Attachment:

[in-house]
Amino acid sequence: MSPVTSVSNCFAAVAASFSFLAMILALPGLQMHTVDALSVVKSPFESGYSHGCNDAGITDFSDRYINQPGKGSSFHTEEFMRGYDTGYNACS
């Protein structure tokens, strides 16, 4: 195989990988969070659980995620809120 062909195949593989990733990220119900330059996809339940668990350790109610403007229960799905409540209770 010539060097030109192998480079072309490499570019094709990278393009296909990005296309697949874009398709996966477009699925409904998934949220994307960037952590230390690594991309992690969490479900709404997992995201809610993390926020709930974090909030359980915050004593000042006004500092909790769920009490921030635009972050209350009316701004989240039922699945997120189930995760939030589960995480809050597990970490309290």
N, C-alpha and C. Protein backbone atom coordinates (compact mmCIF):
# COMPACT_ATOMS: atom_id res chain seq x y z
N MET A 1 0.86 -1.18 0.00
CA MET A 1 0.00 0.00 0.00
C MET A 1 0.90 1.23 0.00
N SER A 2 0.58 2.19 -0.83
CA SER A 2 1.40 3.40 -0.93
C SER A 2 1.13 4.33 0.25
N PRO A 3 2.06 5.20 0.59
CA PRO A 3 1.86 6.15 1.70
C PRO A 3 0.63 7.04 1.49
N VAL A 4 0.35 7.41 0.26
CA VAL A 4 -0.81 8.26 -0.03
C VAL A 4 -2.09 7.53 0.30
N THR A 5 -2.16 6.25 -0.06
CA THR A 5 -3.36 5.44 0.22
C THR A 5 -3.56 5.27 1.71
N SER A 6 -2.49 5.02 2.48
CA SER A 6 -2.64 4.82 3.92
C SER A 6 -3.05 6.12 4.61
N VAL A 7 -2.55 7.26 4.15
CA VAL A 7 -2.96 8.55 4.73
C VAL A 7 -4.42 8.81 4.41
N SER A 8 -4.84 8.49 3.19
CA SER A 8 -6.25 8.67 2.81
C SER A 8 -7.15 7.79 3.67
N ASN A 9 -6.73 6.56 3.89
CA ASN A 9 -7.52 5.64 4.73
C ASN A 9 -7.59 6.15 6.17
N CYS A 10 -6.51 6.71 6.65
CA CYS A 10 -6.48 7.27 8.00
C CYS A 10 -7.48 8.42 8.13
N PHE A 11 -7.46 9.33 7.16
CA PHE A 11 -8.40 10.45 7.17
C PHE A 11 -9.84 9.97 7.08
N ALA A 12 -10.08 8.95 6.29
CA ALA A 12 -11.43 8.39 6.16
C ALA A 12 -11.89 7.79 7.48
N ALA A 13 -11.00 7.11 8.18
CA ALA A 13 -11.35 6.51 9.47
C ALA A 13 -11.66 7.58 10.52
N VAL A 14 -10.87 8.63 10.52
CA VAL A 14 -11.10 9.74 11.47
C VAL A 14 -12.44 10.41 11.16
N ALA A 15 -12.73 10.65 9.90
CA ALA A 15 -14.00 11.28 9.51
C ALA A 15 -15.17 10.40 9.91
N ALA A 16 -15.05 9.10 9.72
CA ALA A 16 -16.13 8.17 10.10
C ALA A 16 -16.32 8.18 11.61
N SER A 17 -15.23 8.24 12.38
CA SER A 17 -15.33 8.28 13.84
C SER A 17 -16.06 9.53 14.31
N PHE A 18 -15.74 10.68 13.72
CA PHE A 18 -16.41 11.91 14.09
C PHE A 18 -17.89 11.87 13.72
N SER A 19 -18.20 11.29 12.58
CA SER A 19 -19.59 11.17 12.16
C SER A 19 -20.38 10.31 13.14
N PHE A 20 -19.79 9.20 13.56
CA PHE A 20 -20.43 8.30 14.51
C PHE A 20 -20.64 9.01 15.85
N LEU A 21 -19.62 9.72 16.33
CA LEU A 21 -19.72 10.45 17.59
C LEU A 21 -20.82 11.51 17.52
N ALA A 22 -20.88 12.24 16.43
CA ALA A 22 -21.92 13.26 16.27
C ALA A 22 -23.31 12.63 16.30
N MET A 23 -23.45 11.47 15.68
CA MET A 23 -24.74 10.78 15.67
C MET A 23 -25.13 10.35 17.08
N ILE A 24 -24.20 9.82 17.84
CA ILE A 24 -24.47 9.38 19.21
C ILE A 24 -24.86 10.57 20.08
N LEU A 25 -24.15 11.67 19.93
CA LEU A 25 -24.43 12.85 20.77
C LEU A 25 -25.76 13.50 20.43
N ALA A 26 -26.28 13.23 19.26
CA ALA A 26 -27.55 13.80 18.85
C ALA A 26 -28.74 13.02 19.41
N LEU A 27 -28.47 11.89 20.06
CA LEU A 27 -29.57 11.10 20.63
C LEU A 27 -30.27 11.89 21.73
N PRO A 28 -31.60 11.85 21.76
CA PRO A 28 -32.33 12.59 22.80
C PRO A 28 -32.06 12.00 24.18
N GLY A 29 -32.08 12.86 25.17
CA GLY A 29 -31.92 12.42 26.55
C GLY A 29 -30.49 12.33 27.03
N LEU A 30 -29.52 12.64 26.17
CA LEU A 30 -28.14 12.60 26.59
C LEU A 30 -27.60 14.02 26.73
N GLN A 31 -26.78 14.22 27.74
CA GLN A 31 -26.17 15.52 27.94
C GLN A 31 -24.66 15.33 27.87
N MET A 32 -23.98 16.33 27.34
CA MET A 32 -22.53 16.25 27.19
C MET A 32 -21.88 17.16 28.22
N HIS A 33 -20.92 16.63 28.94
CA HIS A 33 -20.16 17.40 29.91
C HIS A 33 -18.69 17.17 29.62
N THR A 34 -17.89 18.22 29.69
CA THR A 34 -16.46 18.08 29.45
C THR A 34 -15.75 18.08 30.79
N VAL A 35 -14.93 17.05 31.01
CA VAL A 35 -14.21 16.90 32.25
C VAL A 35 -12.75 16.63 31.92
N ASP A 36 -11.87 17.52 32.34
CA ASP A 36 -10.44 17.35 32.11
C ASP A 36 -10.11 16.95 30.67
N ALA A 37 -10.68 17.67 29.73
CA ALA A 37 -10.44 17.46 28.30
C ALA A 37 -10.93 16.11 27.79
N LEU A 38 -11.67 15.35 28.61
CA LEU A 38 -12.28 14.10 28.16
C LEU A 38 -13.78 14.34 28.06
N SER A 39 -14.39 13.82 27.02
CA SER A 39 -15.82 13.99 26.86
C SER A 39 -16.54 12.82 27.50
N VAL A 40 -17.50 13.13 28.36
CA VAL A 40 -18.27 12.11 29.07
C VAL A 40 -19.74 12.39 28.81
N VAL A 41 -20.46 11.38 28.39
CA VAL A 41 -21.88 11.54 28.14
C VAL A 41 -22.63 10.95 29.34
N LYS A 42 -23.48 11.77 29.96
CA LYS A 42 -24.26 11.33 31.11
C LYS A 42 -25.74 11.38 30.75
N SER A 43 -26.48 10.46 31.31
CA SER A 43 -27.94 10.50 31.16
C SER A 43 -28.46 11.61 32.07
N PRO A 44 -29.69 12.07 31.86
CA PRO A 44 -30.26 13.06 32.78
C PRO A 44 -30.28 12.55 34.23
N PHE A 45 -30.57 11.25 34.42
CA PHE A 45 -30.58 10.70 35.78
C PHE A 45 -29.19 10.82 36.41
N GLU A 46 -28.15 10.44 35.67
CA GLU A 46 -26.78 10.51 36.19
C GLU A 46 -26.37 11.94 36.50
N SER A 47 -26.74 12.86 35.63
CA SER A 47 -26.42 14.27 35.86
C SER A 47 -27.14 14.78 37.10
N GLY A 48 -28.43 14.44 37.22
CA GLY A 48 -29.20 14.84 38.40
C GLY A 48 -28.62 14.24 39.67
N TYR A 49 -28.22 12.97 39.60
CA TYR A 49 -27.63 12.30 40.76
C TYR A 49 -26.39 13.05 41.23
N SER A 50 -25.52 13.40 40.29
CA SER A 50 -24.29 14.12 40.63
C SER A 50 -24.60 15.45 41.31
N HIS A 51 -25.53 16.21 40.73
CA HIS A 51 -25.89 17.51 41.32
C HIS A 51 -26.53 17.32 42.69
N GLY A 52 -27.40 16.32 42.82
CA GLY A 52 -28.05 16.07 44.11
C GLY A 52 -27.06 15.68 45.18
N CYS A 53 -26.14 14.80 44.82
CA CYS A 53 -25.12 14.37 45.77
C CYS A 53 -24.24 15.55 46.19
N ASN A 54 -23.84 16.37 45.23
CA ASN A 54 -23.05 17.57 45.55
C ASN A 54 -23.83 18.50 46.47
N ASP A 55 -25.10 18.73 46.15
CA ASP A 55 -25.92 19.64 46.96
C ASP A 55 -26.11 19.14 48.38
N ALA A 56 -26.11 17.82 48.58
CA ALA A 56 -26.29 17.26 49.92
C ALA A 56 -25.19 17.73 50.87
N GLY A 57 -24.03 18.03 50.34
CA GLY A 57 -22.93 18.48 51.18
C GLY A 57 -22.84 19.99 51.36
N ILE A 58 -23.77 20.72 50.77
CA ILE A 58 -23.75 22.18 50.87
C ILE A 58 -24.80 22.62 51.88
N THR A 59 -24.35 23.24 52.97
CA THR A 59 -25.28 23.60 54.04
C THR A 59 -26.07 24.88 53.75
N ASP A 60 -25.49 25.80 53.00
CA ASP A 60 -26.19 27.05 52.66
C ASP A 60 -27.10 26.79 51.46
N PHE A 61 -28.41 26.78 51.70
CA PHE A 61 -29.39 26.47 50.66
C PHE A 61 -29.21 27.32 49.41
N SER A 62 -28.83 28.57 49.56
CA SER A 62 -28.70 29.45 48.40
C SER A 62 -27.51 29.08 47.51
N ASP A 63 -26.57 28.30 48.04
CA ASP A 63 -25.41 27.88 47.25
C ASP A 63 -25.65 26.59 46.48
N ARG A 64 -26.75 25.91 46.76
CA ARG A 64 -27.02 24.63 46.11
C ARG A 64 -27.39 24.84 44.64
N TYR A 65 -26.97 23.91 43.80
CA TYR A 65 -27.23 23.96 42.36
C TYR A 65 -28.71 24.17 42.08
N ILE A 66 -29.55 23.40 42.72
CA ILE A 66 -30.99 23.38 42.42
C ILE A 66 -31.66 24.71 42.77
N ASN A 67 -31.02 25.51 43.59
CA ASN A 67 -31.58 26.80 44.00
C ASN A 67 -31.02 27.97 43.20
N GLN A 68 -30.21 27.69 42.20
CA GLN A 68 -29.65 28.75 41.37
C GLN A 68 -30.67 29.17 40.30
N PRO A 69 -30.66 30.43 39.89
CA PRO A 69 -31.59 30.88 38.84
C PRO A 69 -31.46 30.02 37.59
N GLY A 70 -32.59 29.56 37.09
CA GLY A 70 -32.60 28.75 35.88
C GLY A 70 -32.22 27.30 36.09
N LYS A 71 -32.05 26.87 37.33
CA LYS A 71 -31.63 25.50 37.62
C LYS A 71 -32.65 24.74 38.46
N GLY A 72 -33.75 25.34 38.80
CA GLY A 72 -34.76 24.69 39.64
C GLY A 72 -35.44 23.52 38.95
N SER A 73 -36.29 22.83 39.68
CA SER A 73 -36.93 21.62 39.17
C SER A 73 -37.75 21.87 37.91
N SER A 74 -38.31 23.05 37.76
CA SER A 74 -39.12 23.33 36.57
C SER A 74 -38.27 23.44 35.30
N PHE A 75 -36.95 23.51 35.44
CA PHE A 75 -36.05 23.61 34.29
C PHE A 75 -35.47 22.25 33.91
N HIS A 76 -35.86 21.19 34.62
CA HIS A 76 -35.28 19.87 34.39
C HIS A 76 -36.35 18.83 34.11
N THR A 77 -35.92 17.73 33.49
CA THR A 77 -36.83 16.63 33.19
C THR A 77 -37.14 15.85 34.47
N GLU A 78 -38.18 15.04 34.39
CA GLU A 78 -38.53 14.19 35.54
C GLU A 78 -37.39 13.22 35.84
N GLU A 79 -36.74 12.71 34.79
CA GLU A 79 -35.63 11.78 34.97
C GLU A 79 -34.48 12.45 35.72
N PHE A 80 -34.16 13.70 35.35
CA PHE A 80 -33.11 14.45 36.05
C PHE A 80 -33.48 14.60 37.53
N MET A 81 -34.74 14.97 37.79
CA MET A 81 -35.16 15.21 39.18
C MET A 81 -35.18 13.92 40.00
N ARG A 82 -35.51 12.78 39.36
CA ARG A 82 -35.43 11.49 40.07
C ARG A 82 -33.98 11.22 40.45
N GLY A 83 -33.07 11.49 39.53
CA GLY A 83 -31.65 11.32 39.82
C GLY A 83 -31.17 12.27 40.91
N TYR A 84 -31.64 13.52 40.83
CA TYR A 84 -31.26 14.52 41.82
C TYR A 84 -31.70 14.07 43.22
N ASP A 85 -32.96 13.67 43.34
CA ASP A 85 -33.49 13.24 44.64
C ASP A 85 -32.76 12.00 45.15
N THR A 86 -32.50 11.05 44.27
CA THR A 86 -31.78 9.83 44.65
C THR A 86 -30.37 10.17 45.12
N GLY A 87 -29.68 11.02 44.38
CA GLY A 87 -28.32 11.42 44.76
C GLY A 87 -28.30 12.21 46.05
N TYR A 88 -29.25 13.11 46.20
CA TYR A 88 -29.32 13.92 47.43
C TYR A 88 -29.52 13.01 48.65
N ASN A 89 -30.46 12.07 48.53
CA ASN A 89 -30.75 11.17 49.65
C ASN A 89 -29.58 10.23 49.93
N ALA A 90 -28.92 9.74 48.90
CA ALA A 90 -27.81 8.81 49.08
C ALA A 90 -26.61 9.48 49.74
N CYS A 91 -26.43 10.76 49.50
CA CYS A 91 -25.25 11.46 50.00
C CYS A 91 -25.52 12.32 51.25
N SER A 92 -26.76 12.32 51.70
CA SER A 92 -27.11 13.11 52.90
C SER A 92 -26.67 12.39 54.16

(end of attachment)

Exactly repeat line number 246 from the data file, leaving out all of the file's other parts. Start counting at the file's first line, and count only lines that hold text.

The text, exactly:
N MET A 81 -34.74 14.97 37.79